It’s hard to believe that my time at Lettuce Entertain You is coming to an end. I joined the company after moving to Chicago to join the team at Everest as their sommelier. I will forever be grateful to Chef J. Joho for taking a chance and giving me the opportunity of a lifetime. He taught me a tremendous amount about the art of service and the culture of food and wine. Chef Joho and the staff at Everest could not have been more supportive of my endeavors, both on the floor and off, and to that end, in 2003, I completed my goal of becoming a Master Sommelier.

After five years on the floor, I joined the corporate office in 2005 as the Director of Wine and Spirits and found new challenges extending well beyond the restaurant. I have had the great privilege to work with some of the most dynamic, thoughtful, and creative entrepreneurs in the restaurant industry. The volume of talent within this organization never ceased, or ceases, to amaze me. I have made lifelong friends, and though I will miss working with them, I look forward to our continued friendship.

Wine is not a spectator sport, and seeking new ways to develop my skills is a reoccurring theme in my professional life. Ever since my earliest days as a waitress in Monterey, California, I’ve strived to learn as much as I can every day, to grow, and, with any luck, be able to inspire the same in others. Earlier this year, that familiar desire to grow returned, in the form of an opportunity outside of the organization, and just as when I took the call from Chef Joho that winter afternoon in 2000, I knew I had to answer. It was not an easy decision to make, just as it had been in ways difficult to leave my West Coast life in my twenties, but I knew the time had come, and so today is my last day at Lettuce.

I am very excited for my new adventures and will announce the details shortly. My plans will keep me in Chicago, as I couldn’t imagine living anywhere else again. 


Hummus Recipe

 The legendary hummus at Abu Hassan in Jaffa

Hummus had long ago become a staple food item that went into my grocery cart each week and for many of us, it's hard to imagine throwing a cocktail party without a bowl of it accompanied by pita chips and vegetables.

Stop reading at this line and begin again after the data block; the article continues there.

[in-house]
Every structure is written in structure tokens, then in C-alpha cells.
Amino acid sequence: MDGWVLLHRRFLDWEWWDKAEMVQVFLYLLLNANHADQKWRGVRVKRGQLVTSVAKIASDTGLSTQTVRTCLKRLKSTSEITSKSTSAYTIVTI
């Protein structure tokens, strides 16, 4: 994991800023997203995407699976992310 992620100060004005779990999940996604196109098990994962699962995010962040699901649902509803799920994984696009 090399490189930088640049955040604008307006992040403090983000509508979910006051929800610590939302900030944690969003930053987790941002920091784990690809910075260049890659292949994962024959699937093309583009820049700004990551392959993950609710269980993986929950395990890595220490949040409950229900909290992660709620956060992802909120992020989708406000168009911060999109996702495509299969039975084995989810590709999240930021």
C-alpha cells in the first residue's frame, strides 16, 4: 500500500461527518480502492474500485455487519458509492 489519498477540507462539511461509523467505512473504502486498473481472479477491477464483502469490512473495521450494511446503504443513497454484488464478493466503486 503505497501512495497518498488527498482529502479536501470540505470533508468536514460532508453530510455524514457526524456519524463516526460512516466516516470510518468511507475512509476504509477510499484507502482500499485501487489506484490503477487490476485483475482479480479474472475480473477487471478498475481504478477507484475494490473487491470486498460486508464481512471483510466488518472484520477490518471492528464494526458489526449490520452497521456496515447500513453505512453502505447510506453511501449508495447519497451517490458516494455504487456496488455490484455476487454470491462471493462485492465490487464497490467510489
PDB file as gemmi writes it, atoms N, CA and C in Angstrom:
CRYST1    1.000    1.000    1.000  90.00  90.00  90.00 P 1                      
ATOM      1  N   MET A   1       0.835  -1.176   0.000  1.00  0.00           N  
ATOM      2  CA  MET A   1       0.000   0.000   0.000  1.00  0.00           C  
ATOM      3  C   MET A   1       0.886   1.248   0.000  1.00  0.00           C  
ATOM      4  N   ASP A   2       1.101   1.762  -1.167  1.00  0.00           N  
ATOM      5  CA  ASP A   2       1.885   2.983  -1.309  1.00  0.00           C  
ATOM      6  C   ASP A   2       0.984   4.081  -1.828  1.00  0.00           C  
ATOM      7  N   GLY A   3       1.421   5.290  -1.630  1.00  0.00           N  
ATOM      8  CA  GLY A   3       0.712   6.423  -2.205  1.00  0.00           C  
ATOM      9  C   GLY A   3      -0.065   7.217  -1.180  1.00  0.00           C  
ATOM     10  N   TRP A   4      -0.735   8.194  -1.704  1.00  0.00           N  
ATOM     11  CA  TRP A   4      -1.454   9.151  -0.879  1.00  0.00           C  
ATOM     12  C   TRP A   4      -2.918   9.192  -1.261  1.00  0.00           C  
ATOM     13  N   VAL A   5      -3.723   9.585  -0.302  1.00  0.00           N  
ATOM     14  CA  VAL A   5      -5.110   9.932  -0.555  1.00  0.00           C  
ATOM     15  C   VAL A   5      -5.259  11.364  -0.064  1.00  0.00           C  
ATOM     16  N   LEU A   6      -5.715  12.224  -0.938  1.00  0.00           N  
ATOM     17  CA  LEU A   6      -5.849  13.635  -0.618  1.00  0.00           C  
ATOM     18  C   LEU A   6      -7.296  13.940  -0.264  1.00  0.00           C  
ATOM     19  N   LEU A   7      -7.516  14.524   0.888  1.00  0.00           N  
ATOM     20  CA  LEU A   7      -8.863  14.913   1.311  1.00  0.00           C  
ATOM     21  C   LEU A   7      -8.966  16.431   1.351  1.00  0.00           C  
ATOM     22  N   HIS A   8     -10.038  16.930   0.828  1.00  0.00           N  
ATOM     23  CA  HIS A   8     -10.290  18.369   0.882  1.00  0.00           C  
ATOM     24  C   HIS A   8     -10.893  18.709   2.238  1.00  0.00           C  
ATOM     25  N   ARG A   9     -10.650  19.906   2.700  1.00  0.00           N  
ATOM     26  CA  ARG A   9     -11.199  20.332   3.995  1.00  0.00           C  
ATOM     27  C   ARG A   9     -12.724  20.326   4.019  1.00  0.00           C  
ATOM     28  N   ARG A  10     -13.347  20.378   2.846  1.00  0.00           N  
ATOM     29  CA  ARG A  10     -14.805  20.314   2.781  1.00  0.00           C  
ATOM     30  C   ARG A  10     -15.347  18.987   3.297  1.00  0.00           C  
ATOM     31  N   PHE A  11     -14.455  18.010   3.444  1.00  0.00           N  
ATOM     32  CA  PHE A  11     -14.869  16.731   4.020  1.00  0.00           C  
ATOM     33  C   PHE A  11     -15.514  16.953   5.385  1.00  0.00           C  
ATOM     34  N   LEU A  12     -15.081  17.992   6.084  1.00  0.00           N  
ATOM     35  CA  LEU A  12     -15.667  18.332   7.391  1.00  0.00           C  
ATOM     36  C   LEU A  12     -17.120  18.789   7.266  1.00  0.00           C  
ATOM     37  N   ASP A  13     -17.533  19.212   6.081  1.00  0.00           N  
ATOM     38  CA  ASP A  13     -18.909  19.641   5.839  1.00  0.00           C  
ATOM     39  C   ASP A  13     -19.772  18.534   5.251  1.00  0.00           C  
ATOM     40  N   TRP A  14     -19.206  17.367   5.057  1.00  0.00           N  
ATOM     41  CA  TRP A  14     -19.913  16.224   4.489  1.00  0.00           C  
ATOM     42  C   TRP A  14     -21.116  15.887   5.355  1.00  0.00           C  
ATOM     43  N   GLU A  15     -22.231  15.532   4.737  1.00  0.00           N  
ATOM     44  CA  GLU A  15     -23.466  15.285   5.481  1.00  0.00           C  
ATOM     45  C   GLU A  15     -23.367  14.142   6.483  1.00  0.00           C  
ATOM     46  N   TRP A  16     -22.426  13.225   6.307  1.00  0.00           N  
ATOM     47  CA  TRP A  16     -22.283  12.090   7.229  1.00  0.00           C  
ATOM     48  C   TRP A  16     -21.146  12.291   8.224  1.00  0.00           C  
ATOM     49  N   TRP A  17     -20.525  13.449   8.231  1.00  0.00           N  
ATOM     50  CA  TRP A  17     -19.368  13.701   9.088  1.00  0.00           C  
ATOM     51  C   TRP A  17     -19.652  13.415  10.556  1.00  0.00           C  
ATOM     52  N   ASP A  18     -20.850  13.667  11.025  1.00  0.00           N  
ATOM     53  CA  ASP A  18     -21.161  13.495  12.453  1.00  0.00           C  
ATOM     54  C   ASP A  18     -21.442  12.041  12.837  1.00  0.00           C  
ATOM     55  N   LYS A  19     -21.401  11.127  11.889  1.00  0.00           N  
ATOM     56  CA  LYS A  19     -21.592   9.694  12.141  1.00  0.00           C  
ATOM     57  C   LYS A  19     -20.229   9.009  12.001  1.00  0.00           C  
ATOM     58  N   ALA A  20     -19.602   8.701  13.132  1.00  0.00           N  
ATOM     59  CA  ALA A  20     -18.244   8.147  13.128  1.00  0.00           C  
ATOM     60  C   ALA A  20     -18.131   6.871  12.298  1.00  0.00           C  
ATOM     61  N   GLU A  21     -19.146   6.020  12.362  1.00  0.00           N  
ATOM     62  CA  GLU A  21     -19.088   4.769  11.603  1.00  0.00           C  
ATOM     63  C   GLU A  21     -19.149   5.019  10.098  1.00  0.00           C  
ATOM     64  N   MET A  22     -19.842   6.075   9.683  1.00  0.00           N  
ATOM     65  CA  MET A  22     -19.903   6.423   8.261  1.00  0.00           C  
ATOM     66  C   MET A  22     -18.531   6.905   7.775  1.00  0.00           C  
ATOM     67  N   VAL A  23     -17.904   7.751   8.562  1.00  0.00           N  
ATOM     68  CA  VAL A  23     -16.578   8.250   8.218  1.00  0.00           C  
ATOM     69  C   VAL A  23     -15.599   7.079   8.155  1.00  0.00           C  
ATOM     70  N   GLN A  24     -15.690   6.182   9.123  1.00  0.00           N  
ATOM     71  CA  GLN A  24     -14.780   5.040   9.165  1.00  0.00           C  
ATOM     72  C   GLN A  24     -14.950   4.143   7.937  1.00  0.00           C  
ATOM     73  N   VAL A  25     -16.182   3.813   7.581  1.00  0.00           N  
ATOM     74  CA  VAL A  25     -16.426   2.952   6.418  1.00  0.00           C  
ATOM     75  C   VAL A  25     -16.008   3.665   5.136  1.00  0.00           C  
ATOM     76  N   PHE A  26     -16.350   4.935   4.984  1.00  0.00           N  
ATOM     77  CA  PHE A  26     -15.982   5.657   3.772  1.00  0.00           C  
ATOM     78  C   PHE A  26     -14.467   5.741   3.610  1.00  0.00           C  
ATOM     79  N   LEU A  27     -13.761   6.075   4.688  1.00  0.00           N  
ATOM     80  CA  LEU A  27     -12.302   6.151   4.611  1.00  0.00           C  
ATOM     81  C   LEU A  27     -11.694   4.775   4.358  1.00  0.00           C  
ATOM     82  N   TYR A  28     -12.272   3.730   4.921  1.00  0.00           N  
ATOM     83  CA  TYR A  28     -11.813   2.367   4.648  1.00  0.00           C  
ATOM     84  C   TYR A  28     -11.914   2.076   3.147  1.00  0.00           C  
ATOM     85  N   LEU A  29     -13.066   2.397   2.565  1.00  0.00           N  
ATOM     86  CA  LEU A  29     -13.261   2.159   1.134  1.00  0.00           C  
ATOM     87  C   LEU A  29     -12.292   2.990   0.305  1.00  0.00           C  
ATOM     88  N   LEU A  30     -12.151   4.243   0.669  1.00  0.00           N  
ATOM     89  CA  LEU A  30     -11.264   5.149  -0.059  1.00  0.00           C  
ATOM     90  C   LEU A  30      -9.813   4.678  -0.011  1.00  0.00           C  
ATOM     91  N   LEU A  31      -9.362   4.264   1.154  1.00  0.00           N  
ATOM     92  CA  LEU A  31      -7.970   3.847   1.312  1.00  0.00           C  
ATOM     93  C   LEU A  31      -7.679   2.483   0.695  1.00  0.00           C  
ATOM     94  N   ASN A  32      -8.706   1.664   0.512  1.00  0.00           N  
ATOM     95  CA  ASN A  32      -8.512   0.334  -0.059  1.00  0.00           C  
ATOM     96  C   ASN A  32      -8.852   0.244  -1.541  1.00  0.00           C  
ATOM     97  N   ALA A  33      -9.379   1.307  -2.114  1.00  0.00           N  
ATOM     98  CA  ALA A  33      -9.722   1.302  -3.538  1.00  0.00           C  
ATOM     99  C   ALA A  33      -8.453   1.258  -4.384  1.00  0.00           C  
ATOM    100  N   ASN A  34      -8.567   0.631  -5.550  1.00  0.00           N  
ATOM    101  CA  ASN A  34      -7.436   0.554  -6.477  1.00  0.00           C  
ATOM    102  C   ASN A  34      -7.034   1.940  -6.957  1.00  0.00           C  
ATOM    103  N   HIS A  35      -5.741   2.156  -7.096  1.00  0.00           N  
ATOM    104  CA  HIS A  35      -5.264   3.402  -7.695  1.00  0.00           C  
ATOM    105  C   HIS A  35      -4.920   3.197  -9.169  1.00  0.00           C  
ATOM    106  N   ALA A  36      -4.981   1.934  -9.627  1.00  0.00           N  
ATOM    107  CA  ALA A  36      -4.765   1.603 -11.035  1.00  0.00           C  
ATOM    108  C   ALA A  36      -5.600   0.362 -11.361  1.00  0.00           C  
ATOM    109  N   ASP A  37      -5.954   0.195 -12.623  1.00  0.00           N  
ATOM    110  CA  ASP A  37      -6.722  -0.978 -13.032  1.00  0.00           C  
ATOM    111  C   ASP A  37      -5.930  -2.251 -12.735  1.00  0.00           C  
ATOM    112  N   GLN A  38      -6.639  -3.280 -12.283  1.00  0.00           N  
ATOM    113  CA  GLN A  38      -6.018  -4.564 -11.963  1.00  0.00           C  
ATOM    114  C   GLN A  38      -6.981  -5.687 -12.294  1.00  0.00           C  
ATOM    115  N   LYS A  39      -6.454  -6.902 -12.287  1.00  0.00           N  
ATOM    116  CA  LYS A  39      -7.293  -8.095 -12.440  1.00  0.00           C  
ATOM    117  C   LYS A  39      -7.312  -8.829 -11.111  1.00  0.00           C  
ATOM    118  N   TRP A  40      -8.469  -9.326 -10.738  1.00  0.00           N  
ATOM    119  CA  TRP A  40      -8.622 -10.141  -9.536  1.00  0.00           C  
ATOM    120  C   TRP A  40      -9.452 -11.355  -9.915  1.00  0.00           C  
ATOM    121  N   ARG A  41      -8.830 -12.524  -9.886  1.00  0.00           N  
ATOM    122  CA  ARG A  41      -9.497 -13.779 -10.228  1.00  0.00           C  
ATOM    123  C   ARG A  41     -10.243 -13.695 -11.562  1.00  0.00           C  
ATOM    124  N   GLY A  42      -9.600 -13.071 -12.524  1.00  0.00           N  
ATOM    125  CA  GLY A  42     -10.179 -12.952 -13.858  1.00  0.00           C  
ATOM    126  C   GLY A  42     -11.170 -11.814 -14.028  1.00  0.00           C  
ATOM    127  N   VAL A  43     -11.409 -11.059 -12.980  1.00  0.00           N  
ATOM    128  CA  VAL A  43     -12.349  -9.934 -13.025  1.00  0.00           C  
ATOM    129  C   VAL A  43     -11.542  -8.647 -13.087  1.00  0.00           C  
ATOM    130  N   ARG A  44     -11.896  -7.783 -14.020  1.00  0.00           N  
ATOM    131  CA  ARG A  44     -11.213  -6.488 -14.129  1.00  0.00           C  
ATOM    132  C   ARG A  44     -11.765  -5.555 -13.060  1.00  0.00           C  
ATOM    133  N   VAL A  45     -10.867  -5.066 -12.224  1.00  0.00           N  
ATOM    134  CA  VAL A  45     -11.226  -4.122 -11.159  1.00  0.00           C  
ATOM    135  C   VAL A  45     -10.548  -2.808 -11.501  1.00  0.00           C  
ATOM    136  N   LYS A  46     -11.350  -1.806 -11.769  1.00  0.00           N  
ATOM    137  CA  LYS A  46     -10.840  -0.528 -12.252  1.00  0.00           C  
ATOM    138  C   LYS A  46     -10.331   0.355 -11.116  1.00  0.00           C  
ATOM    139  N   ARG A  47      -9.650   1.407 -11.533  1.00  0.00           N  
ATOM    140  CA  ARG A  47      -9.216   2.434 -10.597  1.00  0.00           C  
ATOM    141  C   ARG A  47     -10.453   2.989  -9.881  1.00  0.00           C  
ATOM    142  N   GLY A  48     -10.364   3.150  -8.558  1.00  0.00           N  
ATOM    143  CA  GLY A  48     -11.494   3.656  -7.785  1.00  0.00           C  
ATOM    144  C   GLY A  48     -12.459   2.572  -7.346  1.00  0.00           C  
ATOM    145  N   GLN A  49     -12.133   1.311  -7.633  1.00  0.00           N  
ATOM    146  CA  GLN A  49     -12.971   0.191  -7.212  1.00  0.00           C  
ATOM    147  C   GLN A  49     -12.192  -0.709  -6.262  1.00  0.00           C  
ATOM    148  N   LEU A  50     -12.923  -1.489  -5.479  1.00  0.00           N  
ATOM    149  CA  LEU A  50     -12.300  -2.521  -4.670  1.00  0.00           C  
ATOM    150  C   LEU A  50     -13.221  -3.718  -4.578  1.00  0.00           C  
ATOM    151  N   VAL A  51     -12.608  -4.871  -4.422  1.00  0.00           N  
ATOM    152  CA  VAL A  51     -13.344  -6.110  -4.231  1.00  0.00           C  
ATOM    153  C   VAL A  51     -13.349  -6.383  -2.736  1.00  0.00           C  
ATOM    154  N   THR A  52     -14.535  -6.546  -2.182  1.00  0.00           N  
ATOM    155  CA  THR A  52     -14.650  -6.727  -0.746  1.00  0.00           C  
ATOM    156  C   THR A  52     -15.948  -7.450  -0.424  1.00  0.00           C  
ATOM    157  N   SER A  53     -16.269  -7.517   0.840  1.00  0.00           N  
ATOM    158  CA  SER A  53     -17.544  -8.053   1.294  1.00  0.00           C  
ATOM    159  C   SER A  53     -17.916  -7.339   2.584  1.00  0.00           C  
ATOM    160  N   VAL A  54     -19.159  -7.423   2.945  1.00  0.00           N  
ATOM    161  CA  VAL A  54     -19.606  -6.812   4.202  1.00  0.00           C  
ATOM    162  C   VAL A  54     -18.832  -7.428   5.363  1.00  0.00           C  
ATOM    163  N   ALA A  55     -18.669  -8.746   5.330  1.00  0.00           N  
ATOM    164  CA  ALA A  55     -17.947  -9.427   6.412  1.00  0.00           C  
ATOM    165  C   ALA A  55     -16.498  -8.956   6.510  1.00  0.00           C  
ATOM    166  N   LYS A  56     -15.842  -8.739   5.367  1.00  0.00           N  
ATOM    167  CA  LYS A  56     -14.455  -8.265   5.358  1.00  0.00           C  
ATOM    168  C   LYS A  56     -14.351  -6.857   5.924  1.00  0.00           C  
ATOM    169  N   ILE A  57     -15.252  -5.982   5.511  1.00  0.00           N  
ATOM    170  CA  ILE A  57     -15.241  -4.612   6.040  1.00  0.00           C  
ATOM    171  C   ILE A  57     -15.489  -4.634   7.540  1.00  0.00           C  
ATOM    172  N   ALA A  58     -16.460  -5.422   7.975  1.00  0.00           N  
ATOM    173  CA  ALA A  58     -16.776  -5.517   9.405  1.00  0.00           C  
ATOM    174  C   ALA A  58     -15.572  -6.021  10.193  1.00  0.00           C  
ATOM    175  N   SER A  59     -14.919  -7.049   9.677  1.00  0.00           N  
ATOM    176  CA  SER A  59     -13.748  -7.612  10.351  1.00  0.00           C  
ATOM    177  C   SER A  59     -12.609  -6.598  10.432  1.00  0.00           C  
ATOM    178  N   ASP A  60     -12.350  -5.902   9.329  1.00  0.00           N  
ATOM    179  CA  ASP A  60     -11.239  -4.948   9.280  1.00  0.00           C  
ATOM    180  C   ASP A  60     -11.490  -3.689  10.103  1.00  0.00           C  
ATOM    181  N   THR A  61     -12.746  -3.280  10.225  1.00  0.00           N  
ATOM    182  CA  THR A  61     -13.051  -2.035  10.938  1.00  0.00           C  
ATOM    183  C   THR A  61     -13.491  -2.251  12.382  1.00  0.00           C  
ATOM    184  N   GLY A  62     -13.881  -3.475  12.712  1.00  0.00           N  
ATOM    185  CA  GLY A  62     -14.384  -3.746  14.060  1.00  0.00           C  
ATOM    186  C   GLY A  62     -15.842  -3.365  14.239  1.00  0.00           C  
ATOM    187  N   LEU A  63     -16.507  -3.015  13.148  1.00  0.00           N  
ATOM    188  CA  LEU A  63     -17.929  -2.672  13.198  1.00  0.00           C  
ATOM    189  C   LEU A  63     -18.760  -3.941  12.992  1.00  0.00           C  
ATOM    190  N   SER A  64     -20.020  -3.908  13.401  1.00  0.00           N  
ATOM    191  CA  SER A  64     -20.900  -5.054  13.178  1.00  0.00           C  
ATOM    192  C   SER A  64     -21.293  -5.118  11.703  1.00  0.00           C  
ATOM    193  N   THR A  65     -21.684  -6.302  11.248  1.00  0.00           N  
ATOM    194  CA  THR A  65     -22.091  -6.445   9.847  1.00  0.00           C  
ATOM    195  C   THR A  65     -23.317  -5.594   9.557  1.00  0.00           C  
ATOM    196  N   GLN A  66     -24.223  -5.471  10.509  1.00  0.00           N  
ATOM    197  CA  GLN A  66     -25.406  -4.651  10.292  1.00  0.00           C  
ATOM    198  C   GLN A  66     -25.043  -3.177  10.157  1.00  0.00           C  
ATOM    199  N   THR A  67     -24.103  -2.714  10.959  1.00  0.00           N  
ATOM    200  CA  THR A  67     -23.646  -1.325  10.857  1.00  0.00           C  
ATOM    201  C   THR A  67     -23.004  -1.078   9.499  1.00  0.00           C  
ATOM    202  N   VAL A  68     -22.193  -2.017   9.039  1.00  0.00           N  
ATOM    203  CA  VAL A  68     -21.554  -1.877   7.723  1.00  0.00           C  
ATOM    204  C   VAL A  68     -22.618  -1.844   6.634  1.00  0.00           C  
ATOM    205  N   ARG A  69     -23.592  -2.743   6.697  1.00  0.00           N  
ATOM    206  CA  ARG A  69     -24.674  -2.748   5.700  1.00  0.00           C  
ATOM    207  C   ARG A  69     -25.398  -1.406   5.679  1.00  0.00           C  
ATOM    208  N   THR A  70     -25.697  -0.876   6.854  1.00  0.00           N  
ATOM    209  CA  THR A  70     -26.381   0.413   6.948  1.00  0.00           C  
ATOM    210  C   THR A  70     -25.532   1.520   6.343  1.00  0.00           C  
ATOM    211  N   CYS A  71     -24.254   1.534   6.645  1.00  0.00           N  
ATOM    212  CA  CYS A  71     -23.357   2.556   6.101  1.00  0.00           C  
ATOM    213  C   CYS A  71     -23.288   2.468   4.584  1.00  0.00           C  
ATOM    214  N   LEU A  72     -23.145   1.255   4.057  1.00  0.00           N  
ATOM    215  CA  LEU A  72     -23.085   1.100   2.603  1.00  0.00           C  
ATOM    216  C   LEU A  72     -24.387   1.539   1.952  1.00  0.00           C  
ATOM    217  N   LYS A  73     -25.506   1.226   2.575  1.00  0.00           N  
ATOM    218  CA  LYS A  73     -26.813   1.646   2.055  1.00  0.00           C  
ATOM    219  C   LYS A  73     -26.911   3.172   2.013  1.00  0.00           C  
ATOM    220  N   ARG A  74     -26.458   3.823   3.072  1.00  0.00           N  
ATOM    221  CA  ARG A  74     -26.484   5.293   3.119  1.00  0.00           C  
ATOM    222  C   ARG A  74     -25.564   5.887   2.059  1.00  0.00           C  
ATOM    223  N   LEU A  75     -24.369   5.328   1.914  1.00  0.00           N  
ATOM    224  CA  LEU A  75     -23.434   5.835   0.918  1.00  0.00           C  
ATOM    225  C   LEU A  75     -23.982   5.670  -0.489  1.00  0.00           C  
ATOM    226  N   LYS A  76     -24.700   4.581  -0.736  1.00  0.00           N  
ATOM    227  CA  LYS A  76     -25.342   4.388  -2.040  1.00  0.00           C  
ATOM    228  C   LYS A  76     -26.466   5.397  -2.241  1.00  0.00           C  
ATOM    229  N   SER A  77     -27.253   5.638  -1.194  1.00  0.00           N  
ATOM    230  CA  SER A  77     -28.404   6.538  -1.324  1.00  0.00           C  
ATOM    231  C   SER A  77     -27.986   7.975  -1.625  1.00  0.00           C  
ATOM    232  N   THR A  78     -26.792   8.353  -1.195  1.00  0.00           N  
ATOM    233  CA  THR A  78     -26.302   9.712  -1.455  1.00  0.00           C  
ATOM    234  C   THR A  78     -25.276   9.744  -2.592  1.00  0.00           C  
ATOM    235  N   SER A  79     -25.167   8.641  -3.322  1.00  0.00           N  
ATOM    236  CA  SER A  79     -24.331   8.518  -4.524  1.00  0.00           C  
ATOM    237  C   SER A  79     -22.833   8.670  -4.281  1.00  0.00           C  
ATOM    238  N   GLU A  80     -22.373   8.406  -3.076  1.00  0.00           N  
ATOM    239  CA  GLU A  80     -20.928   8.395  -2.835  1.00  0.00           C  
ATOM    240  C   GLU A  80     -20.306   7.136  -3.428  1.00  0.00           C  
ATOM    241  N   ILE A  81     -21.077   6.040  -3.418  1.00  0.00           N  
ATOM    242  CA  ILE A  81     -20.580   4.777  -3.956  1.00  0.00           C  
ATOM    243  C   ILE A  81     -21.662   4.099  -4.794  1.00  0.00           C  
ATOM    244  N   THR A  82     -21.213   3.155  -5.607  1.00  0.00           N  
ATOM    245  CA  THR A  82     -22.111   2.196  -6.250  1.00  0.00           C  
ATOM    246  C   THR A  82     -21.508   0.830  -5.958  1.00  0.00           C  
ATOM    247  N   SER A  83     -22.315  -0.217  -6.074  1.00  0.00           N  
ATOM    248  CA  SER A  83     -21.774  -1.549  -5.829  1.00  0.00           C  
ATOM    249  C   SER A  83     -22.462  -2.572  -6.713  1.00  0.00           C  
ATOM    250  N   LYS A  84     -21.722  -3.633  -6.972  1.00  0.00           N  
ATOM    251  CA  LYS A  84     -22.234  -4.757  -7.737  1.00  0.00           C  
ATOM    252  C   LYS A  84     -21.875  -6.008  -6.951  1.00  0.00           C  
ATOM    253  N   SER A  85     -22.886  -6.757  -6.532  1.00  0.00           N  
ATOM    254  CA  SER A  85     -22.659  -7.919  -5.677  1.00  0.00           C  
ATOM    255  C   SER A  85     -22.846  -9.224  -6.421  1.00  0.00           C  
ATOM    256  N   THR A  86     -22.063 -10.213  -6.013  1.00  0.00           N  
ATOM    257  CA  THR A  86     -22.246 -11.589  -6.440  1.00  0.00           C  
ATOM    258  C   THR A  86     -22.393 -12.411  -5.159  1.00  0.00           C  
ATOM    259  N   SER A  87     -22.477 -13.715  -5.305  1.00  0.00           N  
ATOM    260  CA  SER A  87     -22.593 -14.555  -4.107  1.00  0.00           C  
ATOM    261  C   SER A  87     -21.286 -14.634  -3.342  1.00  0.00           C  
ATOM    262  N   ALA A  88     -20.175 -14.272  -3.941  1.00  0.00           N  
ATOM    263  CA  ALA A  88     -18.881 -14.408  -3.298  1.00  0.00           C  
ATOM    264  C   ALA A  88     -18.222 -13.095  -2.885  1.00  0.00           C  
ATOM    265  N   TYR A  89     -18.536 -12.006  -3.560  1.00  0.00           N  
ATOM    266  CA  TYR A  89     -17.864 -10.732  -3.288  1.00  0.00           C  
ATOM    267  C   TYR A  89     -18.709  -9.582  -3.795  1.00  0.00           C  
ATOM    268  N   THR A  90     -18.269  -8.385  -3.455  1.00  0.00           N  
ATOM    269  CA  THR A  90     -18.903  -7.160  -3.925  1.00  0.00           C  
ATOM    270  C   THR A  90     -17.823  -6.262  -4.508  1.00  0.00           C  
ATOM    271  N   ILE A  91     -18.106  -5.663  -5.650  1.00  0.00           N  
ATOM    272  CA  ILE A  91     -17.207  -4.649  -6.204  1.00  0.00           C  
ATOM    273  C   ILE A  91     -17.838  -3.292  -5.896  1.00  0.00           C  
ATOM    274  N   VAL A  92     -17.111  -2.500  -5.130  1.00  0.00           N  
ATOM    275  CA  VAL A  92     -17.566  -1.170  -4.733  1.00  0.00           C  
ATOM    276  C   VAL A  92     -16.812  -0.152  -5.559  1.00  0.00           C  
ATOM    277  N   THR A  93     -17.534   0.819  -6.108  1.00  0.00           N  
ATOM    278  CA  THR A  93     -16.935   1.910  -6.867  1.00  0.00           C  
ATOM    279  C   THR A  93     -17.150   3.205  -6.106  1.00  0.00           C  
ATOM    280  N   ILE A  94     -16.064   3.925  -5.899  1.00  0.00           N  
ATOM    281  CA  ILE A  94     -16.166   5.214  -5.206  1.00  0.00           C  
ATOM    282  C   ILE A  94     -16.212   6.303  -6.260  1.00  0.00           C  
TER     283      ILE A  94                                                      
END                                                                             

This past summer I took a trip to Israel to learn about Israeli wines and the kosher wine system. Not only were the wines fabulous but the food was spectacular - especially the hummus! Israeli hummus is different - the texture is light, smooth, fluffy and quite simply put - change your life out of this world delicious. 

The secret to making fluffy hummus is to first soak the chickpeas and then boil them with baking soda until the chickpeas disintegrate into a soft mash. You then blend them with good quality raw tahini until smooth and creamy for Jerusalem style or you can mix it with whole cooked chickpeas for the chunkier Galilee version. I know this sounds like a lot of work but the flavor is far superior to any store bought hummus I've ever tasted.

I purchased souvenir bottles of tahini at the Carmel market in Tel Aviv 

I recently served this at a dinner party and my guests went crazy for it and I promised everyone I would share the recipe so here it is. You can make it with canned chickpeas but the texture won't be as light and creamy. Enjoy!

Basic Hummus Dip (serves 8-10)

  • 1 lb bag small dry chickpeas
  • 1 tablespoon plus 1/2 teaspoon baking soda
  • 1 cup good quality raw tahini
  • 1 tablespoon fresh lemon juice
  • 2 cloves garlic, crushed
  • salt to taste

Soak the chickpeas overnight in a large bowl with water and 1 tablespoon of baking soda. The next day drain and rinse the chickpeas and put them in a large pan. Add water until it reaches 1 inch above the chickpeas. Add the remaining 1/2 teaspoon baking soda and bring to a boil. Cook covered over low heat for 2-3 hours until the peas become VERY soft. Be patient with this step as undercooked chickpeas will yield a lumpy texture. Cool slightly, drain and save some of the cooking liquid. 

Put the chickpeas in a food processor, add 2/3 cup tahini and process until almost smooth. Add cooking liquid if it is too thick. Season with lemon juice, garlic and salt - taste and adjust seasonings. For a creamier version, add the remaining tahini.

Hummus with full garnish 

This is the version you would receive in a typical hummusia served with plenty of warm pita bread. 

Ingredients (serves 6-8)

The Sauce:

  • 1 cup fresh lemon juice
  • 2 teaspoons ground cumin
  • 1 teaspoon salt
  • 1 teaspoon hot red pepper chopped (optional)
  • 1 tablespoon garlic crushed

 Additional garnishes: tahini, olive oil, fresh parsley, chopped onion

Mix ingredients for sauce and set aside. Spoon 1 cup of basic hummus dip in a shallow bowl and spread around the rim leaving a well in the center. Fill the well with 1 tablespoon of tahini, pour 2-3 tablespoons of the sauce and sprinkle with olive oil, parsley and chopped onion. 



Rugby Fever in Lyon 

The final game for the Rugby World Cup was held last week. We were lucky enough to be in Lyon that day to witness an interesting cultural moment as the French were positioned against the New Zealand All Blacks in the match that would decide the best Rugby team in the world. Cafes and bars throughout the city were broadcasting the game and rowdy French fans were spilling out of them as they rooted for their national team.

The All Blacks would go on to defeat the French by one point but at least the French fans had some delicious local wine to drown their sorrows in.